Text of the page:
Today I have a review of The Seven or Eight Deaths of Stella Fortuna by Juliet Grames, now available from Ecco Books!
Where to even begin? I’m surprised I don’t see more five star reviews for this perfectly-written compelling story of an Italian immigrant family. The author is also an editor, and it shows in the clear, intentional writing. I read Stella Fortuna’s story over a couple weeks alongside other books, and it’s unusual for me to take that long to read a book. It was easy for me to pick up and hard to put down with each session. At the beginning, there’s a learning curve because there are several characters with similar names, but there’s a family tree included that helps with that.
The story begins with the birth of the first Mariastella Fortuna, born to young parents, Antonio and Assunta in Calabria, Italy. I learned so much about Calabria’s history. After the first Mariastella passes away, another daughter is born, and she is also Mariastella, a second chance for these parents, especially the mother, to protect her. This Stella, however, has several brushes with death over her lifespan; seven or eight incidents, in fact. That’s only part of the story.
The heart of this story is the living, breathing characters and the shifting and evolving family dynamics between them. They move from Italy to America and adjust to a new country together, some better than others. Antonio, the father, is demanding and wants not only his wife, but his daughters, too, to be submissive to his authority.
Both World Wars happen; one while the family lives in Italy, the other while they are living in America. It is deeply, movingly a story of family, and it’s no coincidence the story is told insightfully by a family member. It felt so authentic, so raw and achingly real, that I just knew I would find out it was inspired by fact and the author’s own family once I read the author’s note.
There’s so much to tell you and so much I want to leave out about this epic story. There are more strengths than I could take the time to list here. I have read few books of this caliber, that nail why I read. The Seven or Eight Deaths of Stella Fortuna is a remarkable, indelible story of sisterhood, family, forgiveness, and strength over any hardship or adversity.
Trigger warning: Abuse, though it is not gratuitous and is not what the book is about.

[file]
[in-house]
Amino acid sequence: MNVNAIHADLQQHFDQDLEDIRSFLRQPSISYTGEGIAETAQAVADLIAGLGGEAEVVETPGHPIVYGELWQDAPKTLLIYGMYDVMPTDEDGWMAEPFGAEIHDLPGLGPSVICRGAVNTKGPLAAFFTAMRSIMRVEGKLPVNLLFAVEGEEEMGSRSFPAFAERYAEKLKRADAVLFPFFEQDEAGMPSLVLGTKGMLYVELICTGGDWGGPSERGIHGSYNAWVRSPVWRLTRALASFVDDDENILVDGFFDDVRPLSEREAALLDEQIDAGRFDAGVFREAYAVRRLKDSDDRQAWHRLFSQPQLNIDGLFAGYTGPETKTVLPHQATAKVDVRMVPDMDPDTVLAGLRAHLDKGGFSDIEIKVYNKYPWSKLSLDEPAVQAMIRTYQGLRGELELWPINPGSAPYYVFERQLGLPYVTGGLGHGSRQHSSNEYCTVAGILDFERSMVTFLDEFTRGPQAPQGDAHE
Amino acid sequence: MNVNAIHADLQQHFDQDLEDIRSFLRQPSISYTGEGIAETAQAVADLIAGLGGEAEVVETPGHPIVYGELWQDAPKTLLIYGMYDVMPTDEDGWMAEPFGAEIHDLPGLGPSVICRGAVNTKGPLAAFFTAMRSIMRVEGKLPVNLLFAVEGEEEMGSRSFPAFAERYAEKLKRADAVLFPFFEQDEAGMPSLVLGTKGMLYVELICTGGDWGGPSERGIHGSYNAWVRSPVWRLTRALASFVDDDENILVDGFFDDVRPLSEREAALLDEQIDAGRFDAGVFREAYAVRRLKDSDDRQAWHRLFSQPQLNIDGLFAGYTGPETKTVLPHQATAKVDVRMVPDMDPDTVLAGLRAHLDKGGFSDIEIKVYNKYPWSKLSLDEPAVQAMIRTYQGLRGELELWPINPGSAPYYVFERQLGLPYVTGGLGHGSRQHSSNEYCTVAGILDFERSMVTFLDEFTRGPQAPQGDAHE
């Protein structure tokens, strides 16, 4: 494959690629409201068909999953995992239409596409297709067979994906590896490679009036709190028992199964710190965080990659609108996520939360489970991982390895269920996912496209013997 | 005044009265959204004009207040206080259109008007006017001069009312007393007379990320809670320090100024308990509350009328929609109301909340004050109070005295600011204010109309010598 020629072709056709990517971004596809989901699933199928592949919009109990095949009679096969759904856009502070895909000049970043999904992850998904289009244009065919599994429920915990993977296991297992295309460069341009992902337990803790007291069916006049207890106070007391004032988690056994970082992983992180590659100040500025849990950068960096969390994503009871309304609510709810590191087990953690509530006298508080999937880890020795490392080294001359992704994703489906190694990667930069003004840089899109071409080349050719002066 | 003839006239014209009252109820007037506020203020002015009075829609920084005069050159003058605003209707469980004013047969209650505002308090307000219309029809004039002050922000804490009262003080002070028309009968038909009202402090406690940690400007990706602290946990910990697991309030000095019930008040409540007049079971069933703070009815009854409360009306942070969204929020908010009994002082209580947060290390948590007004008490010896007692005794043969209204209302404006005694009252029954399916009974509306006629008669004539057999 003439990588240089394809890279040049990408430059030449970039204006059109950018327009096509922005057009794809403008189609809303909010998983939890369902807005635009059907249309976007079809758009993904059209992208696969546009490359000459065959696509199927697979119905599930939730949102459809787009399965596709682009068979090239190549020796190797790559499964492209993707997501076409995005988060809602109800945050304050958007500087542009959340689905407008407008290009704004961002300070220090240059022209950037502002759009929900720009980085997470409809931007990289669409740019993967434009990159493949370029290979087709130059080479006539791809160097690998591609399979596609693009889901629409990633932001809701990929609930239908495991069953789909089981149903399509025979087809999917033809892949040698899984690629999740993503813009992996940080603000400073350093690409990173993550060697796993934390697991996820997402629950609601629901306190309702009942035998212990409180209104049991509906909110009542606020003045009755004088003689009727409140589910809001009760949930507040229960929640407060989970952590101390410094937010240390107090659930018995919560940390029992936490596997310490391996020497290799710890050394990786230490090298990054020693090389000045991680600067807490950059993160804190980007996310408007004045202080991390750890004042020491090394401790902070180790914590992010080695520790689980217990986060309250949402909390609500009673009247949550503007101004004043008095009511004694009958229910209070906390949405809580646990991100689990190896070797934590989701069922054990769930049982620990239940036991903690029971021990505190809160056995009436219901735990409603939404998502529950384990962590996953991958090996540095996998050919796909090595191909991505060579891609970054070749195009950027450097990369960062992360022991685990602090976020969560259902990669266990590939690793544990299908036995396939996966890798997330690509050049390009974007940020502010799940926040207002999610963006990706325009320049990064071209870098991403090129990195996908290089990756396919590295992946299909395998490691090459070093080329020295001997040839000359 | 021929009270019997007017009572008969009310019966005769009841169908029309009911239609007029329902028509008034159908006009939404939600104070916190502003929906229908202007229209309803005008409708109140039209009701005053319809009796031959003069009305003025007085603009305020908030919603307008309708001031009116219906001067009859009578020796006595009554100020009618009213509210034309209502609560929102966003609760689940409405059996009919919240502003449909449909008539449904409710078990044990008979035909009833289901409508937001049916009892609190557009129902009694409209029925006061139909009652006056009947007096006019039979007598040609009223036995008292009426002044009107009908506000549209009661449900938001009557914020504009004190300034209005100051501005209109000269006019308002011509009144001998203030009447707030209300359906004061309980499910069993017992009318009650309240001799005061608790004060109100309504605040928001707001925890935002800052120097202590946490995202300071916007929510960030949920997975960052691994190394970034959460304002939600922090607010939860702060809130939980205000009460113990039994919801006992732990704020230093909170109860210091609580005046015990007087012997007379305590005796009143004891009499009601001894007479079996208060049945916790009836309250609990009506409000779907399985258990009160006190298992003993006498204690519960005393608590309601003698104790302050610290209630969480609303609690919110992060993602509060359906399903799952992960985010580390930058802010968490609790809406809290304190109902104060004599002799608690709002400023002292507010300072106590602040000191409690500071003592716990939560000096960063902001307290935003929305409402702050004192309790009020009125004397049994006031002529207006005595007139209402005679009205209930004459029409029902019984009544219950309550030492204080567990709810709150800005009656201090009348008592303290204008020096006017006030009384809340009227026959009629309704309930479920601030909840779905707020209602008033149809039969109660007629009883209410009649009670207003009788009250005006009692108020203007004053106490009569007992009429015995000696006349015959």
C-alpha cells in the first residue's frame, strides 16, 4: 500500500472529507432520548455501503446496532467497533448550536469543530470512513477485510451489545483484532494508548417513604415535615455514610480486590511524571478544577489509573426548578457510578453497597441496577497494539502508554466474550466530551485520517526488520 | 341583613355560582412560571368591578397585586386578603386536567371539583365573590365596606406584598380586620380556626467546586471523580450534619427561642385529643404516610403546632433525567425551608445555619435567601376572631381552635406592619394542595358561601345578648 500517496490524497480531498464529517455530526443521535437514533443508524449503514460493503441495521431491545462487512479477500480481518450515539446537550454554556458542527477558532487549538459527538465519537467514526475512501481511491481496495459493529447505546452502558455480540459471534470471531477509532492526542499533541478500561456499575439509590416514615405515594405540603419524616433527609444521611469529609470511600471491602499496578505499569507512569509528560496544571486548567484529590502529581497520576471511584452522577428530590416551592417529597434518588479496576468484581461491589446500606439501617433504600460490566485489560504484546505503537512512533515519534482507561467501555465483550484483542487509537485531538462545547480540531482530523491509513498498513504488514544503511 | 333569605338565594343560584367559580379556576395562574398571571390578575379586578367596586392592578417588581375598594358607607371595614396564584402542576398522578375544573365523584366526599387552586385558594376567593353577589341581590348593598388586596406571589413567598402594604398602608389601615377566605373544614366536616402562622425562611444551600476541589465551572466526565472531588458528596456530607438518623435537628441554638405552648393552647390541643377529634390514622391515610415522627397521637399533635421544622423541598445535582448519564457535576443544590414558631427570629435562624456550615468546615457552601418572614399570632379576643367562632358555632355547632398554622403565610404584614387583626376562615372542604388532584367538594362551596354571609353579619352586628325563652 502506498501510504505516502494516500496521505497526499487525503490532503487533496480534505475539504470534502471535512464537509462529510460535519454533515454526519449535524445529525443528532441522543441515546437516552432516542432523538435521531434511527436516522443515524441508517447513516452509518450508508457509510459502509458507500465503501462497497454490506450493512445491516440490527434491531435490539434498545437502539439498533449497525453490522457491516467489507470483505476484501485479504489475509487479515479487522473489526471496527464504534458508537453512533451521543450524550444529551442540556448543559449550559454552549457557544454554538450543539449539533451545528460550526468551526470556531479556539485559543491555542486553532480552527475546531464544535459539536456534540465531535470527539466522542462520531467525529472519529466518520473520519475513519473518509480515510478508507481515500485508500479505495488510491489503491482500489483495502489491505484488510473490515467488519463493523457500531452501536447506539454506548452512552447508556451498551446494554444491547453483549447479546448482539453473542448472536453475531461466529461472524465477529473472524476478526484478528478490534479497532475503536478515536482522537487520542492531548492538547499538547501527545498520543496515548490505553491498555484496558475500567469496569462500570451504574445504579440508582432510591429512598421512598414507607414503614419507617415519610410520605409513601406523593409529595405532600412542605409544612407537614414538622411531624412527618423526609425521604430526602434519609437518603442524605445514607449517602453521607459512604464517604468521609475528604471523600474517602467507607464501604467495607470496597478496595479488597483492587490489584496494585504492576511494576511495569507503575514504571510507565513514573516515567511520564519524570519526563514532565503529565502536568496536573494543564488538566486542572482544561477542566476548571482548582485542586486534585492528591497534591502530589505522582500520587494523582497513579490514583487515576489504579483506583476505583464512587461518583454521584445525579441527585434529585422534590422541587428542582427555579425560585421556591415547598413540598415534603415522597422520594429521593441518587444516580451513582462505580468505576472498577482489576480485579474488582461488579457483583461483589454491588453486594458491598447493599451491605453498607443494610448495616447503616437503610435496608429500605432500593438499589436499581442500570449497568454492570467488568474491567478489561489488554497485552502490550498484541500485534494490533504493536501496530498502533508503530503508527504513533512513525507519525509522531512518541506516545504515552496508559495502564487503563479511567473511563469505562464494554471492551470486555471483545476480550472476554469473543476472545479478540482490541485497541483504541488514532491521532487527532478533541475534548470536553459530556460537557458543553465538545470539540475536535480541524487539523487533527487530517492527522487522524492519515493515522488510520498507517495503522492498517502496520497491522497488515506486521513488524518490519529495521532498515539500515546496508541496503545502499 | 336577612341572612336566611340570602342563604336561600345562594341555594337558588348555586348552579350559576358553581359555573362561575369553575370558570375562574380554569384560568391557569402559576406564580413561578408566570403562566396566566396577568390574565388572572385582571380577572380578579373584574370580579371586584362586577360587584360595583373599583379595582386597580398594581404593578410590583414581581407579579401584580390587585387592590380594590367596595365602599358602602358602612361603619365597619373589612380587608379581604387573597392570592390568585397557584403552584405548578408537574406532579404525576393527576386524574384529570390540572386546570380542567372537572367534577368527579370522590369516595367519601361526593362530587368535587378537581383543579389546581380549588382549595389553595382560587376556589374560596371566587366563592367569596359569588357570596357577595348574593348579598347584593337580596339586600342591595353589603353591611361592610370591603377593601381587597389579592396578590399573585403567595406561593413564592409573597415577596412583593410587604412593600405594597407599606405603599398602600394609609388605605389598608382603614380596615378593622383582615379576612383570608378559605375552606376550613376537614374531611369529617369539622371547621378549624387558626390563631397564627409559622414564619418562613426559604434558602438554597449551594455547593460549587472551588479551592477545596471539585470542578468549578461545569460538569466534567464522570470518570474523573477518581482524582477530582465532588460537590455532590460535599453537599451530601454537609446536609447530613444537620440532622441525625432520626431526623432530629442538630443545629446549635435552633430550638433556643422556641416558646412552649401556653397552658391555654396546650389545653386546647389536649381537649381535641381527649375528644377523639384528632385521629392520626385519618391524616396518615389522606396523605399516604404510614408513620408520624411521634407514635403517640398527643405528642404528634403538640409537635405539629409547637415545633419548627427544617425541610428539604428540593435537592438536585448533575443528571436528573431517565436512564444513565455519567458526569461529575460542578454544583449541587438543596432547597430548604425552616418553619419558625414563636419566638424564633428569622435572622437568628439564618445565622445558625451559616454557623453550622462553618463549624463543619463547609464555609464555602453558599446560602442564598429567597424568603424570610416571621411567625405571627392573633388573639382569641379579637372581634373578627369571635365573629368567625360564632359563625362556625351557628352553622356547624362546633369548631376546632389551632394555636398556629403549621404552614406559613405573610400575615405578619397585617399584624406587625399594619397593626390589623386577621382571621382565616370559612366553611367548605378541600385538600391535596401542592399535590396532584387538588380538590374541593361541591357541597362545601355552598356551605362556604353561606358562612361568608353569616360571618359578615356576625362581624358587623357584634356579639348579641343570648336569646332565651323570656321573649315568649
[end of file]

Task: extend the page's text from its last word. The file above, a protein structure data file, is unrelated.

I received a complimentary copy. All opinions are my own.
About the Book:
In this stunning debut novel, a young woman tells the story behind two elderly sisters’ estrangement, unraveling family secrets stretching back a century and across the Atlantic to early 20th century Italy
For Stella Fortuna, death has always been a part of life. Stella’s childhood is full of strange, life-threatening incidents—moments where ordinary situations like cooking eggplant or feeding the pigs inexplicably take lethal turns. Even Stella’s own mother is convinced that her daughter is cursed or haunted.
In her rugged Italian village, Stella is considered an oddity—beautiful and smart, insolent and cold. Stella uses her peculiar toughness to protect her slower, plainer baby sister Tina from life’s harshest realities. But she also provokes the ire of her father Antonio: a man who demands subservience from women and whose greatest gift to his family is his absence.
When the Fortunas emigrate to America on the cusp of World War II, Stella and Tina must come of age side-by-side in a hostile new world with strict expectations for each of them. Soon Stella learns that her survival is worthless without the one thing her family will deny her at any cost: her independence.
In present-day Connecticut, one family member tells this heartrending story, determined to understand the persisting rift between the now-elderly Stella and Tina. A richly told debut, The Seven or Eight Deaths of Stella Fortuna is a tale of family transgressions as ancient and twisted as the olive branch that could heal them.
Have you read The Seven or Eight Deaths of Stella Fortuna, or is it on your TBR? Happy Reading! ~ Jennifer THR